The first images of a coelacanth brought back by a diver at -120m and scientific protocols set up in situ.

  • Diving to -120m
  • First images of coelacanth by a diver
  • 40-day expedition
  • Jesser canyon, Sodwana bay, South Africa

The 2013 Gombessa expedition follows an initial confidential expedition in 2009 to verify the presence of coelacanths in the canyon. The first coelacanth was observed 10 years earlier by South African diver Peter Timm. It took several years for Laurent and his team to be ready for the extremely challenging dives off the Sodwana coast. After a second mission in 2010, this third expedition brings together divers and researchers to study the coelacanth in its environment. This fish, called “Gombessa” in the Comoros, is a true legend, a living fossil. To dive with it is to go back in time.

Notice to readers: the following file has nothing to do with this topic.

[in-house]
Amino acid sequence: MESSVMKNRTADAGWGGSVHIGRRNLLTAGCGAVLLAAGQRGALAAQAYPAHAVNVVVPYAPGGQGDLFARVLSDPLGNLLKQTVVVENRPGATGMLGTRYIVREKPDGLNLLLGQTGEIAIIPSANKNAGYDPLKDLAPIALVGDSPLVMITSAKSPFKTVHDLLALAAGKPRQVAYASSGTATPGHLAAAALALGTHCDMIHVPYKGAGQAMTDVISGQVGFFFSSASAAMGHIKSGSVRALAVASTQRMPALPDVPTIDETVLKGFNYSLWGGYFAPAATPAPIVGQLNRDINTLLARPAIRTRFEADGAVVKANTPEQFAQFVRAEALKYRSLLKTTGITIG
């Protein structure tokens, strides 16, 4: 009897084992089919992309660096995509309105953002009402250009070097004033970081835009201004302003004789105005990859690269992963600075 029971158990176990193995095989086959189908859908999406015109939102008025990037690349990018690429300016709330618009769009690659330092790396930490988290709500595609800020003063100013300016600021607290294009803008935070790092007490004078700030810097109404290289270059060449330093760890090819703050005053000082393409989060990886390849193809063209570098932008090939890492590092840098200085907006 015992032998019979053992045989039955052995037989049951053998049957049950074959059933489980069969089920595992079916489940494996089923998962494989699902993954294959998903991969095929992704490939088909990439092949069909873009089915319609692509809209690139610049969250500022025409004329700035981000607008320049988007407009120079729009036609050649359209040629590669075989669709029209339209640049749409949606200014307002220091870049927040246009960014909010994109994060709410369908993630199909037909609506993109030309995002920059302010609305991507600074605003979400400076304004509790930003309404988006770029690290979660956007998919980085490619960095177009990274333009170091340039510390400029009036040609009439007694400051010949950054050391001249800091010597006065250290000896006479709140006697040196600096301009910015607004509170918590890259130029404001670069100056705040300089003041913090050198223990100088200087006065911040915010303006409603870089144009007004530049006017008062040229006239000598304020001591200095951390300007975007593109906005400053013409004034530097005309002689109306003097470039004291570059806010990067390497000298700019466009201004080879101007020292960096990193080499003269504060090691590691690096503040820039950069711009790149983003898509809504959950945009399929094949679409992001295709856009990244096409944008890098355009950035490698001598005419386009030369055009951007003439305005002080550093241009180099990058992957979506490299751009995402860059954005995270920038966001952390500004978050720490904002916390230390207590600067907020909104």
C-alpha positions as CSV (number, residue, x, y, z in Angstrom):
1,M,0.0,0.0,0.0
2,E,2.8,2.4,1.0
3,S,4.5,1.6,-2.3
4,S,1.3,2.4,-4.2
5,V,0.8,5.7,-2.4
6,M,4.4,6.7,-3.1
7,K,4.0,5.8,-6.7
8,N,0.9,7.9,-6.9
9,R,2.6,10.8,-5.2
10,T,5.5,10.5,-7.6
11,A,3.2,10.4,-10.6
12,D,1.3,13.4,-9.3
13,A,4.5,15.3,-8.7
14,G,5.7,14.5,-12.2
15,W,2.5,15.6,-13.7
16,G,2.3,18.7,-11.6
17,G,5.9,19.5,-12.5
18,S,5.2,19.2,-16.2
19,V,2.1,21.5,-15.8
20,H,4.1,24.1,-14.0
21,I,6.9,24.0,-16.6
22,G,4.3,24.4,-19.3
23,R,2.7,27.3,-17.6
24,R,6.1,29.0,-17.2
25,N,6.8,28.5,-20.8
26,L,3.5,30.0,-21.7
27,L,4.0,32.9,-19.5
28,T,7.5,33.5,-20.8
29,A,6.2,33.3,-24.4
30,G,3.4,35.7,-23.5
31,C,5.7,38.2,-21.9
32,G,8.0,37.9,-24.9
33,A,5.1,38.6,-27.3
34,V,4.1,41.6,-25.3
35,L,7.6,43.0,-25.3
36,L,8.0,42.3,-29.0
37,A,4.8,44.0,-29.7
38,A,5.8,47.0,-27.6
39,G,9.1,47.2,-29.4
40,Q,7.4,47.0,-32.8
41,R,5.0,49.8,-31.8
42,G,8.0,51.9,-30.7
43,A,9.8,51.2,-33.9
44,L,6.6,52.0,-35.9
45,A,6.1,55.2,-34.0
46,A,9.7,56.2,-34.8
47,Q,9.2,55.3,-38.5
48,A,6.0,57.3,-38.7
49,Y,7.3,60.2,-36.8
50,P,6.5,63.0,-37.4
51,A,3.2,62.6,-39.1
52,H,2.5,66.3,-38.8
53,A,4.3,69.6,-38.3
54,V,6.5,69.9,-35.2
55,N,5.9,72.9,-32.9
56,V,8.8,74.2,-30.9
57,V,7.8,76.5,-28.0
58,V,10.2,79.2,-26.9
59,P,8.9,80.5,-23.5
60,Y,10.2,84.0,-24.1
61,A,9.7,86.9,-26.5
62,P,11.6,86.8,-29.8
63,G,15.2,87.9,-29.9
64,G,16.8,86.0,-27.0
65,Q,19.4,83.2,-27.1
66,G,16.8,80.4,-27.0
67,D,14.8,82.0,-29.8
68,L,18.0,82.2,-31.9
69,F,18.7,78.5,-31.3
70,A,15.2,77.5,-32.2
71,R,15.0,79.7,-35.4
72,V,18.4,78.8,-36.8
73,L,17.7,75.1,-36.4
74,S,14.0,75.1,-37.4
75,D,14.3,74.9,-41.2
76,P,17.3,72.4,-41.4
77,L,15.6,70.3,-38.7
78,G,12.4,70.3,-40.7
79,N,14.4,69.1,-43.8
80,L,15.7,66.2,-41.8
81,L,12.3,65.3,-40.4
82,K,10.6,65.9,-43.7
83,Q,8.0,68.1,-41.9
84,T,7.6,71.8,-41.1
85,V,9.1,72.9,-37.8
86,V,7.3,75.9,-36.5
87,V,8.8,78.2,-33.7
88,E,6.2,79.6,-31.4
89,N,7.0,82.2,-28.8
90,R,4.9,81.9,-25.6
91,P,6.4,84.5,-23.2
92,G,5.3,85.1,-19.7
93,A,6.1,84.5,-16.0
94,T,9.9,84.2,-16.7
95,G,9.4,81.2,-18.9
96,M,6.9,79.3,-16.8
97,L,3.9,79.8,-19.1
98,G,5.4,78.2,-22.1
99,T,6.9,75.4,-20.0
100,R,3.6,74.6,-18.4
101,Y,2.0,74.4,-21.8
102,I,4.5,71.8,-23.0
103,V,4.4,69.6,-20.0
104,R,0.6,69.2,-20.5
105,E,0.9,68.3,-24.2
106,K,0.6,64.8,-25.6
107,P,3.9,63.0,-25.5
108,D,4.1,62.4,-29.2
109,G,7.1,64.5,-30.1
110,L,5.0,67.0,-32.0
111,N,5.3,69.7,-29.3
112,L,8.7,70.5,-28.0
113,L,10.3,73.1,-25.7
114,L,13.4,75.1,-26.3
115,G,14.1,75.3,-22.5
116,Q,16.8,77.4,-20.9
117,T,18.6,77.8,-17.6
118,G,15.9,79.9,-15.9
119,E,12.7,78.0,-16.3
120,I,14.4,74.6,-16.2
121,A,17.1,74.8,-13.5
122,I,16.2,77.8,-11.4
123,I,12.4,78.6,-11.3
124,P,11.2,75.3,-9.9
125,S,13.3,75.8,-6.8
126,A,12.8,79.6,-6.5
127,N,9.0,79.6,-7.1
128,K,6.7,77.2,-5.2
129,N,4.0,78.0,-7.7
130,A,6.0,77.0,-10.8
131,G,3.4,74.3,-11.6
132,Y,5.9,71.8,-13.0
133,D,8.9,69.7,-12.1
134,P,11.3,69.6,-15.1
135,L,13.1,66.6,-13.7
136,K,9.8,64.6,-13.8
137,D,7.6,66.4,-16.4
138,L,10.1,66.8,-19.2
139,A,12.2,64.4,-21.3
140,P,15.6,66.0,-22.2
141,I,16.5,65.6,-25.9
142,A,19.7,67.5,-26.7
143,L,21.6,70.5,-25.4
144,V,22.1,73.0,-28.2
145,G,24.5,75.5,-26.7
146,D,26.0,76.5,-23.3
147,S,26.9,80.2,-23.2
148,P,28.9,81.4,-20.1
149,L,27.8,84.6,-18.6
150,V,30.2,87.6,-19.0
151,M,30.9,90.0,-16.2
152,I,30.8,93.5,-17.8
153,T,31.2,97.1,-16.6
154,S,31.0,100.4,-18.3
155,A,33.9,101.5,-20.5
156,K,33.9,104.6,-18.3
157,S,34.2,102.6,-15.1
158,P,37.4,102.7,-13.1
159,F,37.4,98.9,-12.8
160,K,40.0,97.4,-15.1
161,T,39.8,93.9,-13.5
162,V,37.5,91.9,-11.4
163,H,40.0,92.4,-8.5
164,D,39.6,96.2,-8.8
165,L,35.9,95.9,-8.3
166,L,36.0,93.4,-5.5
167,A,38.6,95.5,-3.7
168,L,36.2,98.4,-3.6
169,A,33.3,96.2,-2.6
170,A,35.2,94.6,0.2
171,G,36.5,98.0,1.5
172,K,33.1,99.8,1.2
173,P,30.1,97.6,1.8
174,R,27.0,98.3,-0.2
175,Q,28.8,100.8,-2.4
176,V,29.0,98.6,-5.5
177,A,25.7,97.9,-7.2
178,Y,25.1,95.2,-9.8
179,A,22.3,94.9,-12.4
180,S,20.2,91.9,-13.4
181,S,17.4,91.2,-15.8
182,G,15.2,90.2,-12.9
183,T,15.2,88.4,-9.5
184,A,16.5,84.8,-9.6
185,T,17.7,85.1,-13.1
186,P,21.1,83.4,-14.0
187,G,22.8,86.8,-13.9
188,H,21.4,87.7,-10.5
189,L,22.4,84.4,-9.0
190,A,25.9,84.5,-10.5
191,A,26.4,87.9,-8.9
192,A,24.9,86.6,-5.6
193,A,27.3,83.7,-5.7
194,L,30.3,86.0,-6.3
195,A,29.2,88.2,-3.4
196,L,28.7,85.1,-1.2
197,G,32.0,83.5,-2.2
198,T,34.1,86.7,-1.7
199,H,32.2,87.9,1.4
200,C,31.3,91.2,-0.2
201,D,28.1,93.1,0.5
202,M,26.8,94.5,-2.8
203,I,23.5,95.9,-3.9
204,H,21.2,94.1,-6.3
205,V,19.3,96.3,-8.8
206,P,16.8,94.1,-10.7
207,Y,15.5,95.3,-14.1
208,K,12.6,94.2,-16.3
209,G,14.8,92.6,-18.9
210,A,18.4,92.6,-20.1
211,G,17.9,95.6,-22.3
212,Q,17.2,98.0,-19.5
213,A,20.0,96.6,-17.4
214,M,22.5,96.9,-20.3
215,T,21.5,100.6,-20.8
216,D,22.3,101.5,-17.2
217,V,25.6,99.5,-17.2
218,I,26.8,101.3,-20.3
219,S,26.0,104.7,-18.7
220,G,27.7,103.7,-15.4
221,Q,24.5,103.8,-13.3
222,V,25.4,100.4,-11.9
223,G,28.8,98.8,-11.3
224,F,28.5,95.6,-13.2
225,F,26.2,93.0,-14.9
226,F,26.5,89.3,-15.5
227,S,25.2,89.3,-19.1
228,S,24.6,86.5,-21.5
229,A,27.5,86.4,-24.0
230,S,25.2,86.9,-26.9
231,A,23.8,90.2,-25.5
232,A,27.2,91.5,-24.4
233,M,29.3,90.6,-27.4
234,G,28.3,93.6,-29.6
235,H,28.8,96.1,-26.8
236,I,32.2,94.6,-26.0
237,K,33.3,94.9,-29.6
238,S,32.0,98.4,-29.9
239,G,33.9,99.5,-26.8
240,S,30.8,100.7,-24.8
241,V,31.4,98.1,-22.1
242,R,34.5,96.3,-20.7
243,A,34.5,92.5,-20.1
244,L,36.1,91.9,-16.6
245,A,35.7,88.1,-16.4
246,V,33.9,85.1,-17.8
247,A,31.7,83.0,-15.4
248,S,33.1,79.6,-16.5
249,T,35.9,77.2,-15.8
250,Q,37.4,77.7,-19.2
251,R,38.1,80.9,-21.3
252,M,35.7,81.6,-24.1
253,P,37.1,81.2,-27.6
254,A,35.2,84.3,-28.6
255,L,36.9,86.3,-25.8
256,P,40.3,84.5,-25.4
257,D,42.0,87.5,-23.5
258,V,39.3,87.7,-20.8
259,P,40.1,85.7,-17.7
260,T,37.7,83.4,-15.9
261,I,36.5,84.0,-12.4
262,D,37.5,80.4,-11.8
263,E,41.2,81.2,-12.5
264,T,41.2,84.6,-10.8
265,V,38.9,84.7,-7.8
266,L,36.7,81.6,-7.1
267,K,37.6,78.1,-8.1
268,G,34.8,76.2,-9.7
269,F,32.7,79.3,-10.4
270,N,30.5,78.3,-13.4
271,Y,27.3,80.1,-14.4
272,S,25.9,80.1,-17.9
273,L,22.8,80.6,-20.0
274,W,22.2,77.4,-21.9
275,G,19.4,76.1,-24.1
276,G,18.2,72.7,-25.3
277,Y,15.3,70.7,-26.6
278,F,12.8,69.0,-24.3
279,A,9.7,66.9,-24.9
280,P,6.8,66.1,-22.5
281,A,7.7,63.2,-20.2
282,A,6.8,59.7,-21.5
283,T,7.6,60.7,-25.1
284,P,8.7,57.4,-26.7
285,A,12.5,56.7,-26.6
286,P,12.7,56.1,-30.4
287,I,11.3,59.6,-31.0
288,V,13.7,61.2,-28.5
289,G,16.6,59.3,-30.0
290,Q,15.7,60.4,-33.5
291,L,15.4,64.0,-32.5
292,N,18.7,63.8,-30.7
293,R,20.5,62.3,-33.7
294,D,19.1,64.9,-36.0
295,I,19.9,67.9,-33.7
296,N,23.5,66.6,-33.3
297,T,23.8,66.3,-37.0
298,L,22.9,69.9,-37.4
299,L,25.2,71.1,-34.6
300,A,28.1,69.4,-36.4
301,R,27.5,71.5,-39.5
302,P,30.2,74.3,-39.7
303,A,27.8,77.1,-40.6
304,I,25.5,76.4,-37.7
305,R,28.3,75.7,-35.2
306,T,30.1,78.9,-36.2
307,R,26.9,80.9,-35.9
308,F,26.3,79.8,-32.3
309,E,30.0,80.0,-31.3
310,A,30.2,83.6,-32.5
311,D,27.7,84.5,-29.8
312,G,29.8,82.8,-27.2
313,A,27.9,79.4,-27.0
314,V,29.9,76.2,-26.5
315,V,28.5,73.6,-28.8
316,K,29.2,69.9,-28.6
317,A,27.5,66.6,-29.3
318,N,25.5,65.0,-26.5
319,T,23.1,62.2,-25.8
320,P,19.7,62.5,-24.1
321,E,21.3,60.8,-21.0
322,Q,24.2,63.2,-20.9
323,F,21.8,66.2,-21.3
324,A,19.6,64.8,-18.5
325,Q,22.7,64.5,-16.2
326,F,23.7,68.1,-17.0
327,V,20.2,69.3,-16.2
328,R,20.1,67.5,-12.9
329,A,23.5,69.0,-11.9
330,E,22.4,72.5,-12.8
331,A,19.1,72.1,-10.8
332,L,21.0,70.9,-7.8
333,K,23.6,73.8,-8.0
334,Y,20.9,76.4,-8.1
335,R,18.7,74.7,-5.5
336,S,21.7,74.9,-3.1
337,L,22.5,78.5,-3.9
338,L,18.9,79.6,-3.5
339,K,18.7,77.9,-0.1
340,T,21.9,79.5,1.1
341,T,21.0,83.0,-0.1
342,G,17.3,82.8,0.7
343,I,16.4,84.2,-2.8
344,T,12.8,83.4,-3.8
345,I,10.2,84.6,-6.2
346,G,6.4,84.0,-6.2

• The expedition focused on 3 main areas

Scientific research : Implementation of the first in situ scientific protocols on the coelacanth in partnership with the Musée National d’Histoire Naturelle in Paris and scientists from the University of Liège, Belgium: DNA sampling, study of its swimming by 3D modeling of its pedunculated fins, installation of a beacon on a specimen.

2 new fish species discovered

Scientific publication in Science

Performance : dives to -120m for research and illustration (photography and video)

Never-before-seen images : First-ever images of a coelacanth and its ecosystem brought back by a diver. 90′ film for ARTE “Cœlacanthe, plongée vers nos origines” and the only photographic book devoted to the coelacanth to date “Gombessa, à la rencontre du cœlacanthe”.